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The Battle of Bayt al-Muqaddas (Jerusalem)

May 11, 2012, 1:43 PM

In the battle of Bayt al-Muqaddas, the caliph also took counsel with the companions including Imam ‘Ali (a). He was made glad by the words and advice of ‘Ali (a) and told the companions, “I shall not act against the counsel of ‘Ali. I praise him in advice and see his brow to be white.”


The War for  Khurasan

Regarding the war for Khurasan, ’Ali (a) enumerated the features and strong points of each of the cities of the Khurasan provinces and encouraged the second caliph to conquer it.


The Role of ‘Ali’s (a) Followers in battles

The companions and followers of ‘Ali (a) had key roles in the campaigns during the second caliph’s tenure. The victories of Islam in conquering surrounding territories are indebted to the unceasing struggles of the heroic commanders that were companions of the Imam. Of course, the direct participation of the companions of ‘Ali (a) in conquests was not without their leader’s approval. For instance, when the caliph tried to appoint Salman Farsi governor of Ctesiphon [mada’in], he did not accept until ‘Ali (a) gave him permission.

Malik Ashtar took part in the Qadisyah battle. He conquered Amid and Nasibin. Hudhayfah ibn Yaman was a commander in the battle of Nahawand. According to Dinwari, he took command of the army of Islam after Na’man ibn Muqrin. In the conquest of Egypt, Ammar Yasir commanded the cavalry. He was also present in the conquest Diyarbakir (previously known as Amida) beside Miqdad ibn Aswad. Hashim ibn ‘Utbah Mirqal, the nephew of Sa’d ibn Abi Waqqas and an exceptionally brave and selfless companion of ‘Ali (a) was appointed commander of a five thousand strong army in the time of the second caliph. He took part in the conquest of Bayt al-Muqaddas and in the conquest of Azerbaijan and led a group of soldiers. Jarir ibn ‘Abdullah Bajli was a commander in the battle of Qadisiyyah (a city in southern Iraq) and was also present in the battle of Jalula. In the attack on Iraq and Hirah, he commanded the army.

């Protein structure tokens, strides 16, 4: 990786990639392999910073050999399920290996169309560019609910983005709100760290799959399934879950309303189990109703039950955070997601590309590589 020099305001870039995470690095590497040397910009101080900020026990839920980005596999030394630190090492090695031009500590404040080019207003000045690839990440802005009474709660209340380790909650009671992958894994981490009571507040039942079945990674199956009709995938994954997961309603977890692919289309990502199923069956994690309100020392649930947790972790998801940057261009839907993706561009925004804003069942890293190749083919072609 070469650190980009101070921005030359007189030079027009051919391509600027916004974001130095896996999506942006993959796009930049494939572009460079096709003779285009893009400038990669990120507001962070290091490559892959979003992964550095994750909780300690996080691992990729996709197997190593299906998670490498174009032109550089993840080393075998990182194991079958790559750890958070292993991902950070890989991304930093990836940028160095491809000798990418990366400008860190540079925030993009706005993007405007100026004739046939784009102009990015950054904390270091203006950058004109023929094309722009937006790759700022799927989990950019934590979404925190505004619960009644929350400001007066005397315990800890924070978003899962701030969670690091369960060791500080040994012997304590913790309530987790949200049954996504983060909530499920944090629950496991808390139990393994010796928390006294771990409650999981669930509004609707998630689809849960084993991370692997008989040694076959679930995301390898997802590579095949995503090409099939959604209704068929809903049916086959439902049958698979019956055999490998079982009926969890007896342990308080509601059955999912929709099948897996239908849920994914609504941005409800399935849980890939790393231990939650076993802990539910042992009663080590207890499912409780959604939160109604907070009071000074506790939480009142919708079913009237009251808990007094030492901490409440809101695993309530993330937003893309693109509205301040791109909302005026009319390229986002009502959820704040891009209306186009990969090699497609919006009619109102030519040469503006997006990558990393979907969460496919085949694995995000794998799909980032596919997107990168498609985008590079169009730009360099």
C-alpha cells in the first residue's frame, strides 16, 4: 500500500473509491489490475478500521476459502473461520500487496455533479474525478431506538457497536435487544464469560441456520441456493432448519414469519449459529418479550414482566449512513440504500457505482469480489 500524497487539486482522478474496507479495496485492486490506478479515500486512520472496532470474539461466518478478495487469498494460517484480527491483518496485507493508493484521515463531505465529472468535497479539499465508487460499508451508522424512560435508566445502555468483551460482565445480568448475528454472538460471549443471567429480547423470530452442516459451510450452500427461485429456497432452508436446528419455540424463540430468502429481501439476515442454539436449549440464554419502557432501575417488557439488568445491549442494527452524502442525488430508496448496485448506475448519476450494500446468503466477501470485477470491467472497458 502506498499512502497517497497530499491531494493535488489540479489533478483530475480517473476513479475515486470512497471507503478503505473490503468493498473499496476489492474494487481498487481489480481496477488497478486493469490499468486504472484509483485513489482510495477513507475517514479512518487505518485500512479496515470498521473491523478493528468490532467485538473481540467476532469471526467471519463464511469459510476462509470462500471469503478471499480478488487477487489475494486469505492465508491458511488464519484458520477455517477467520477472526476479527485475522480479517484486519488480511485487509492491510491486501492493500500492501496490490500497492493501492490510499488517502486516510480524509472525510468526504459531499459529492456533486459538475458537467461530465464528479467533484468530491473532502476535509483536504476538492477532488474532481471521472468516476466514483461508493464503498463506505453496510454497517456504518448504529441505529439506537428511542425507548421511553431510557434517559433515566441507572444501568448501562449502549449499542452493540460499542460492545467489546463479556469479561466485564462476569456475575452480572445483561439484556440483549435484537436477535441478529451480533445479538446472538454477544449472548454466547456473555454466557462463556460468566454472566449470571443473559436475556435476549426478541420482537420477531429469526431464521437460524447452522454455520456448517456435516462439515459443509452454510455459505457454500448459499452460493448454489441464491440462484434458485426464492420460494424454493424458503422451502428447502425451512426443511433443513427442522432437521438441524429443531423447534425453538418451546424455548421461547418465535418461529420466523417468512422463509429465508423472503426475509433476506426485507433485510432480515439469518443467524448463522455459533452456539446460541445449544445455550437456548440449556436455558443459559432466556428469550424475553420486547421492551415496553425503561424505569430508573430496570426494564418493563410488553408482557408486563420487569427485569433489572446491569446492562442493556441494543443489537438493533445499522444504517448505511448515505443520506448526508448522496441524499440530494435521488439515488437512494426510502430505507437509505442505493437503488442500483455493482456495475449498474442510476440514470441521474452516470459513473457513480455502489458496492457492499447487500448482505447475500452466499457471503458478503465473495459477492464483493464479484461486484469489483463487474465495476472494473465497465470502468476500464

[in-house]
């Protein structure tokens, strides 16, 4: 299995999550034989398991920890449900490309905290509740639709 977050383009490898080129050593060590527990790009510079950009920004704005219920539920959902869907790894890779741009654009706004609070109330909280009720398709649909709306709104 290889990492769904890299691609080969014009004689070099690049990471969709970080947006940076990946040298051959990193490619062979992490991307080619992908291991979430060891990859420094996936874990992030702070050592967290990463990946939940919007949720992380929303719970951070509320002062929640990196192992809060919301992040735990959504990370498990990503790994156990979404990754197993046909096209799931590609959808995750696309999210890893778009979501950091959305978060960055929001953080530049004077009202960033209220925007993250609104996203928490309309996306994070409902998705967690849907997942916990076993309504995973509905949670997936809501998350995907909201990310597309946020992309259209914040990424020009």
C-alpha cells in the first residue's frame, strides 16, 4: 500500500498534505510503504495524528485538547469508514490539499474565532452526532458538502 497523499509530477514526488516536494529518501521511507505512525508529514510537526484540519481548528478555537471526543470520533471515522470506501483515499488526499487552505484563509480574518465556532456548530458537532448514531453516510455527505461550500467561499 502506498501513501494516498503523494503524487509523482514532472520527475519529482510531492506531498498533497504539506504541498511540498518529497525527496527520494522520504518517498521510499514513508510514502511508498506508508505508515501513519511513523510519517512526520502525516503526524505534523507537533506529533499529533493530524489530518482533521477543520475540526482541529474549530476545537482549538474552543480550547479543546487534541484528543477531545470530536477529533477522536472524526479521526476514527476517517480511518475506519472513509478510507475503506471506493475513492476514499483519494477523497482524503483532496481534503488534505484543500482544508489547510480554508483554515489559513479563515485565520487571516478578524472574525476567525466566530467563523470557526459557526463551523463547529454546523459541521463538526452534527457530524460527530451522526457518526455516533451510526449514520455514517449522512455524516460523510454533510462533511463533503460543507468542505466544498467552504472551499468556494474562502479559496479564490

Obviously, the participation of ‘Ali’s (a) companions in the battle during the tenures of the caliphs did not indicate their endorsement of the caliphate. It was rather due to their interest in expanding and developing Islam beyond the Islamic borders.


The Companions of ‘Ali (a) and  Governance

With his permission, some of the companions of ‘Ali (a) actively participated in the political and governance arenas with the aim of preserving unity. For instance, after Sa’d ibn Abi Waqqas captured Ctesiphon, the caliph appointed Salman Farsi as the governor of the city. In addition, the caliph appointed ‘Ammar yasir governor of Kufa.


The Presence of ‘Ali (a) in Governance   

Imam ‘Ali (a) regarded his right to have been usurped. Even so, the solidarity of the Islamic Ummah was of vital importance to him. This is why when the second caliph was planning to leave Madinah to attend to the affairs of Muslims and appointed ‘Ali (a) as his regent and obliged the people to follow him, ‘Ali (a) did not neglect his duty to the unity and fate of the Islamic Ummah in the least. For this reason, during the caliphate of ‘Umar ibn Khttab, ‘Ali (a) was chosen as his regent in Madinah three times.

One of the instances where the caliph officially appointed ‘Ali (a) as his regent in Madinah was when he wanted to leave for Damascus. Before he left, he made an oration for the army of Madinah. After praising the Lord he said:

O people! I leave for Damascus and if there were no danger to Muslims. I would never leave Madinah. ‘Ali ibn Abi Talib (a)-may God be pleased with him- is in Madinah. Look to him. I entrust your affairs to him. He is the governor among you. Listen to his words and follow him. Do you understand that which I have said to you?